Great Britain and the Creation of the League of Nations: Strategy, Politics, and International Organization, 1914-1919

By George W. Egerton | Go to book overview

8

War No More for Ten Years:
Retreat from the Covenant

In a statement to the press after having reluctantly signed the Treaty of Versailles, Smuts voiced the hope of many who shared his concern at the harshness of the settlement that the League of Nations could provide the path of escape out of the ruin brought about by the war. He continued: "But the League is as yet only a form. It still requires the quickening life, which can only come from the active interest and the vitalizing contact of the people themselves. The new creative spirit, which is once more moving among the peoples in their anguish, must fill the institution with life, and with pacific ideals born of this war, and so convert it into a real instrument of progress." 1 The period from May to December 1919 witnessed the first phase of the attempt to translate the formal league into an organism possessing the life and spirit spoken of by Smuts. These initial months perhaps marked the most critical interlude of all in the league's genesis.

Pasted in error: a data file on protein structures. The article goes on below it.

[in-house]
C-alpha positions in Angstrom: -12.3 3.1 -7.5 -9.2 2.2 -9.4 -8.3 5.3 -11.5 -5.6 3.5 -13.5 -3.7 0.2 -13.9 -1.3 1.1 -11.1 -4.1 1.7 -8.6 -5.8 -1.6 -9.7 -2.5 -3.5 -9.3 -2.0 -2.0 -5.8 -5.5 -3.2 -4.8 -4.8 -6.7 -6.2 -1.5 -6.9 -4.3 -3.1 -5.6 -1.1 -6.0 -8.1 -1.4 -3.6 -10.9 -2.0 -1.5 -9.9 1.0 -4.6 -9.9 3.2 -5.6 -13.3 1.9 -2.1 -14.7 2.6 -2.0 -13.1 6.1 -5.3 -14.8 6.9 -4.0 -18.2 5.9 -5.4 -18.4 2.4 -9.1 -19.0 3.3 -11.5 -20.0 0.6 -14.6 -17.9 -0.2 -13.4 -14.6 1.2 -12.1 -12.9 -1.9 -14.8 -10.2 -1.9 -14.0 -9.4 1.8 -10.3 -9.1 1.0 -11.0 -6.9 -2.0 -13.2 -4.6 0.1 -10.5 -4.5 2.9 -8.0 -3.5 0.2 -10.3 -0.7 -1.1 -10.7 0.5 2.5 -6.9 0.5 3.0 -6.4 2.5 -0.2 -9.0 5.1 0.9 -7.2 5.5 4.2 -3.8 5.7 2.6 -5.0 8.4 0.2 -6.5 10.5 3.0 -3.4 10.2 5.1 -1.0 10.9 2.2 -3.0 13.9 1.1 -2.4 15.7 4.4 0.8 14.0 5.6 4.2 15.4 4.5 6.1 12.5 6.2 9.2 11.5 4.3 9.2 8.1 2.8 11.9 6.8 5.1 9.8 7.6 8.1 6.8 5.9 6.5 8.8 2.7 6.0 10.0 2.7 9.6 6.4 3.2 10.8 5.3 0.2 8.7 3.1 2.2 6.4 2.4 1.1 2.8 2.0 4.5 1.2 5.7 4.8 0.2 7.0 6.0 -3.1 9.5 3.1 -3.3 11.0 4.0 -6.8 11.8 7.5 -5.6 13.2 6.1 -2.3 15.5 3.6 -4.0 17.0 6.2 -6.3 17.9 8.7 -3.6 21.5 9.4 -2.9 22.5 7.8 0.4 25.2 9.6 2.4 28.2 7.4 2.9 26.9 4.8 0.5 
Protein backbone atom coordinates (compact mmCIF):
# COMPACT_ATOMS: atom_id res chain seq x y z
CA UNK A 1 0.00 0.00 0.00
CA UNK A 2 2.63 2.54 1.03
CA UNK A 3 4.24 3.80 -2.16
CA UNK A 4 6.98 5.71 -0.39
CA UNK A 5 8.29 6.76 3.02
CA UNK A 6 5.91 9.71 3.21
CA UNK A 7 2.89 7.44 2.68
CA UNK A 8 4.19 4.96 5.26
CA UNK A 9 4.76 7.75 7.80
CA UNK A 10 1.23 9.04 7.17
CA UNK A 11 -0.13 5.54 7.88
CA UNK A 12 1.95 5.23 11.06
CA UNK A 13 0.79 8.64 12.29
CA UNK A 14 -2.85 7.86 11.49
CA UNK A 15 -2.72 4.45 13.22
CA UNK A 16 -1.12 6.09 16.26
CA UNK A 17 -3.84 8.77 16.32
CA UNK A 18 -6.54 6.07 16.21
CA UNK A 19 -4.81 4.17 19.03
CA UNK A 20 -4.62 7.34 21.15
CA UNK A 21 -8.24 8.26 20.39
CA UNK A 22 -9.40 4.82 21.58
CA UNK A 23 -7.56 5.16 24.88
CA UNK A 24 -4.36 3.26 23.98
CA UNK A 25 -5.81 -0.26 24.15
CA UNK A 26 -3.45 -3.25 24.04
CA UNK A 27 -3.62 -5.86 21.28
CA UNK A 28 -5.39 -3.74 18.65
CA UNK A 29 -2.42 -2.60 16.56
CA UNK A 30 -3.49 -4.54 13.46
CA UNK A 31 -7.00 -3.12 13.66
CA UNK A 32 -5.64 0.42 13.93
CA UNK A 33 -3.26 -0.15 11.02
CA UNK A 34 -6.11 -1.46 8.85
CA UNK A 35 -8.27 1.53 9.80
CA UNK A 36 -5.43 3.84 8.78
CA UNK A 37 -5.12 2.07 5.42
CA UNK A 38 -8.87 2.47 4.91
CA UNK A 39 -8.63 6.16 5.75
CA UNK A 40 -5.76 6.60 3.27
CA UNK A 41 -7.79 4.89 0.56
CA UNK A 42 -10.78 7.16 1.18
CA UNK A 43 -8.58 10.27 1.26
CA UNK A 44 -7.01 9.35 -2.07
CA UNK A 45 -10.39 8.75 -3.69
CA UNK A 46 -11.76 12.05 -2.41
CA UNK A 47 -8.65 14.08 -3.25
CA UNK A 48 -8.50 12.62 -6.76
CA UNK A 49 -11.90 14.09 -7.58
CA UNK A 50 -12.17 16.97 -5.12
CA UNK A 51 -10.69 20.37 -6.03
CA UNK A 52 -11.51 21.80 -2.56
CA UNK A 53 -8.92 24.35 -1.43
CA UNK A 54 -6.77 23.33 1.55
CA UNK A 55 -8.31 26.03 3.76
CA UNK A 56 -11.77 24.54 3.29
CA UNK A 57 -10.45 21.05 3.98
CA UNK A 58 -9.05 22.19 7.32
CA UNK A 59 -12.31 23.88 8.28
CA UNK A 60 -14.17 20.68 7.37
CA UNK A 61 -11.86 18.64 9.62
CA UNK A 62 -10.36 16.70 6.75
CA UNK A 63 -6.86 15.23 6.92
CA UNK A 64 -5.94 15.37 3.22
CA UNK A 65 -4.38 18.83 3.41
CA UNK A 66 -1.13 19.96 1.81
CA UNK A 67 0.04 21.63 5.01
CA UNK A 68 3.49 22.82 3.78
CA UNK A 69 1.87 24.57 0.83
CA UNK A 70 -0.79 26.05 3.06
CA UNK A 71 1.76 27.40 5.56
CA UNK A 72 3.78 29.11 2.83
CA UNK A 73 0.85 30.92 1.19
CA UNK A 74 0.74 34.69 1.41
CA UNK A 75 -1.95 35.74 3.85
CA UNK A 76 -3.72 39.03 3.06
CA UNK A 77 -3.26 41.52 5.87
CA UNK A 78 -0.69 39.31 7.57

During this time the league's organizing committee, meeting in London under the impetus of House and Cecil, set the preparatory machinery of the league in motion and established the secretariat. At the same time Eric Drummond, the secretary general, recruited an international staff, which laid plans for the first meetings of the council and the assembly and attempted to chart the ground rules for the new international organization in world politics. Proleague associations continued their fight to bring public support to the league cause. Concurrently, the great powers were determining their

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